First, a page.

Arcane Secrets (#1 – 3) – Ángel A. Svoboda

3 out of 5

The word you’re looking for is: cute.  This 3 issue mini from new cross-cultural publisher Amigo is a fun mash-up of ‘Itty Bitty’ style characters (as in Franco and Art Baltazar) with a Lovecraftian-influenced storyline of tentacles and words that start with the letter X – a combo that may not seem as unique in the wake of the recent Itty version of Hellboy – but artist / writer Svoboda gives a unique dash of Looney Tunes to his characters’ figures and expressions and the large-scale creature scenes (and covers) are very Mignola, skewing the book toward a slightly older audience.  Which also comes through the writing a bit, which again takes a pleasant note from Looney Tunes and respects its young readers enough to be pleasantly creepy and goofy and not really dumb it down.  The ‘damns’ and ‘hells’ in the dialogue will have to be judged by whichever parent, but they feel friendly and not excessive in their use.

The art is pretty awesome.  Svoboda finds the perfect level for computer-patterened background elements and color gradients, keeping everything that should be primary primary.  And though a glance reveals the influences I mention, the book really does have its own look, and Ángel has a good sense of framing and movement to capture the antics plus work in the classic comedic timing of cartoon responses.  The blending of this with the negative-space Mignola style isn’t an easy feat, and yet it works together really well.  Admittedly, I’d picked up issue 1 on the racks when it came out and flipped through it several times, but the writing didn’t grab me.  Issue 2 came out and I had the same feeling, but I loved the art so much I decided to give it a shot to see if it maybe worked once you just say with it.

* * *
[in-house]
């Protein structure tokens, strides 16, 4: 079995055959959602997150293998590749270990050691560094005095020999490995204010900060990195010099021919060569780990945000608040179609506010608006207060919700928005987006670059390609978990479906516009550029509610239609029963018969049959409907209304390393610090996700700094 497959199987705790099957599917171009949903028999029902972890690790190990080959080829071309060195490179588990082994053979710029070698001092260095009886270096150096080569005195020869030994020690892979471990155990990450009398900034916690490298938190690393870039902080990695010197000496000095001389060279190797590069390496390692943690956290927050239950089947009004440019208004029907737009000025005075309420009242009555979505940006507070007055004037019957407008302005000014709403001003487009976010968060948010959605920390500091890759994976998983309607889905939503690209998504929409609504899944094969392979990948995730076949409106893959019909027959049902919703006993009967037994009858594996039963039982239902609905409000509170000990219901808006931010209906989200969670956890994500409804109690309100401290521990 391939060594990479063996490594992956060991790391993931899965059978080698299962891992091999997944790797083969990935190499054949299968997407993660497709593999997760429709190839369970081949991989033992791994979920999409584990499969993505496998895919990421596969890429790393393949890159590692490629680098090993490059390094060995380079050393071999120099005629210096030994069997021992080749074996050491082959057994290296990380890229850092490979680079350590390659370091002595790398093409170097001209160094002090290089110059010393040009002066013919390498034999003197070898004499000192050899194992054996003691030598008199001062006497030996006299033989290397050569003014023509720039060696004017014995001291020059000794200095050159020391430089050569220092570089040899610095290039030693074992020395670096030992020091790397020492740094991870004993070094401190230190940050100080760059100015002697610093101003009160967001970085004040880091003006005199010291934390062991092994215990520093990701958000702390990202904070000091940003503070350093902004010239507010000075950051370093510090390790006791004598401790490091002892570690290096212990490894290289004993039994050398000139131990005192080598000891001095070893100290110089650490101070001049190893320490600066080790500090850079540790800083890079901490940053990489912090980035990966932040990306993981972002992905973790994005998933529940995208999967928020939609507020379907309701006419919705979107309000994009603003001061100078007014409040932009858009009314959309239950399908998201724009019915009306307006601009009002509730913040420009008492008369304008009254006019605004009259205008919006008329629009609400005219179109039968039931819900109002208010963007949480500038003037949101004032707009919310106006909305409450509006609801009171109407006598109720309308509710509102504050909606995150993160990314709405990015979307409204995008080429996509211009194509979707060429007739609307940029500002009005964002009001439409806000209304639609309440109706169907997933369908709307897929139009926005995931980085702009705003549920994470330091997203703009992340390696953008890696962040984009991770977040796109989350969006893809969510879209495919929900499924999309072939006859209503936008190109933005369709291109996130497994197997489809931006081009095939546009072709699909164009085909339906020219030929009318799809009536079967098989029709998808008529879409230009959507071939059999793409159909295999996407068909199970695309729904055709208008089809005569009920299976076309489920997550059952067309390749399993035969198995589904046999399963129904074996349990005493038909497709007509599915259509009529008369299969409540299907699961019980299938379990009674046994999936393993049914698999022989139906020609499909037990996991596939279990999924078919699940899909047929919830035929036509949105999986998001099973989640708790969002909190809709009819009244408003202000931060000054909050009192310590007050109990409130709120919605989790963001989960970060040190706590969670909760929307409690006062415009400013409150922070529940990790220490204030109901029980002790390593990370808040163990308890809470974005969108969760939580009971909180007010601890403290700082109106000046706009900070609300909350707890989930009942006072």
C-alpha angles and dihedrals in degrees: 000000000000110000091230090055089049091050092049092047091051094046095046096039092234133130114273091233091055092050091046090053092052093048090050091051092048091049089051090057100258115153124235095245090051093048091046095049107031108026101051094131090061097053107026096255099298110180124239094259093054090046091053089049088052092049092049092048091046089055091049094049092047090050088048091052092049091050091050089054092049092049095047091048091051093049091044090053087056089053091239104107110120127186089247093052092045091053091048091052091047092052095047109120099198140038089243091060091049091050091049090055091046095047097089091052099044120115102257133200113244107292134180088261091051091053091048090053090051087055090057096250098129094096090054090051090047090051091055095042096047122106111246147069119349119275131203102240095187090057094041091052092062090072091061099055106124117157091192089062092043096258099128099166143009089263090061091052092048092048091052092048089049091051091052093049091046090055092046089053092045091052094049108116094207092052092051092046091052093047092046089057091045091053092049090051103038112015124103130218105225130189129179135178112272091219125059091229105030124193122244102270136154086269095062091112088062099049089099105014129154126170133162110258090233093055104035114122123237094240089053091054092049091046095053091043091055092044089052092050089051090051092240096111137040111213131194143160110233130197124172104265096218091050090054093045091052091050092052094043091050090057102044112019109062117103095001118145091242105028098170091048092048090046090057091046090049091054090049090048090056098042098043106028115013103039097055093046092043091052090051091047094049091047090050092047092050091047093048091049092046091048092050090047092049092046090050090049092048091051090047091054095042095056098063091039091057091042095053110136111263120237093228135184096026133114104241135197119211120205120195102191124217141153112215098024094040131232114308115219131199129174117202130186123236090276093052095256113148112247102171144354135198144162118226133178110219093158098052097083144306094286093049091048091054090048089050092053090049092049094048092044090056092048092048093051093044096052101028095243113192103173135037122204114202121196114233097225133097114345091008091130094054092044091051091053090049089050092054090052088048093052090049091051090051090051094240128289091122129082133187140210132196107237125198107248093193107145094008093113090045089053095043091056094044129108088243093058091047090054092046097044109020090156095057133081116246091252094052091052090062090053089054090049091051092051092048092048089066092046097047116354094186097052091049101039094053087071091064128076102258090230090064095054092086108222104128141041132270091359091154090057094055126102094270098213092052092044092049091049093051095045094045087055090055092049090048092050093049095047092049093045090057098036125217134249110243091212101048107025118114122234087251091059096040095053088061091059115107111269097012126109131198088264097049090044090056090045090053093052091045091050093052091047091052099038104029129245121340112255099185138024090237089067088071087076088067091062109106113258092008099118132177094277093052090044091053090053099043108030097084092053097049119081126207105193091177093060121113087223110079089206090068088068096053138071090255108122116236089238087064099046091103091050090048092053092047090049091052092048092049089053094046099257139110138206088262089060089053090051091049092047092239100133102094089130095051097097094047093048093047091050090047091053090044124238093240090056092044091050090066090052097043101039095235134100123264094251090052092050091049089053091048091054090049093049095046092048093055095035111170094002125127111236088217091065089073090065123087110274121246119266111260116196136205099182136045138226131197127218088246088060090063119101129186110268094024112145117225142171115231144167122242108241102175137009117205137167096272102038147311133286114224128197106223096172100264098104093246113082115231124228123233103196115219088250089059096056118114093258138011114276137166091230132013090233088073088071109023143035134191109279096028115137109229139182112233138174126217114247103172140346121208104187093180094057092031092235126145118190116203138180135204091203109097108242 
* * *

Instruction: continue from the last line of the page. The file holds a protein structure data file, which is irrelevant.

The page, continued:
And it’s not that it doesn’t.  I like the level of the writing and the gist – Doctor Ment and his buddy Harry live and breathe the occult, and get mixed up in some ‘call-on-Cthulhu’ plans of an enemy, leading to tentacle-infested happenings.  The somewhat staccato rhythm of the phrasings I can excuse as a translation thing (and there are two or three different translators here…); the intended puns and jokes still (I think) make it through effectively.  I guess it just… doesn’t seem to do much with its plot?  Despite there being a swamp zombie and a plant-afro and a flying tentacle and a negative zone, it’s rather underwhelming for some reason.  In part I think it’s that we start too mixed up in the business for it to have an effect, but moreso I think the book is just too pleasant that there’s no real sense of scope or wonder to all the bits and pieces.  That said, a lot of the “include every occult concept possible” mish-mash of the first two issues streamlines in the third issue’s showdown, making the conclusion the most memorable part of the series, and that’s never a bad thing.

I think if you’ve got a kid that likes monsters but the line is fine between enjoyment and nightmares, this is probably a great book that satisfies the monster itch without being frightening or too childish.  And it can bridge the gap to non-superhero comics, which I’m in favor of starting sooner rather than later.

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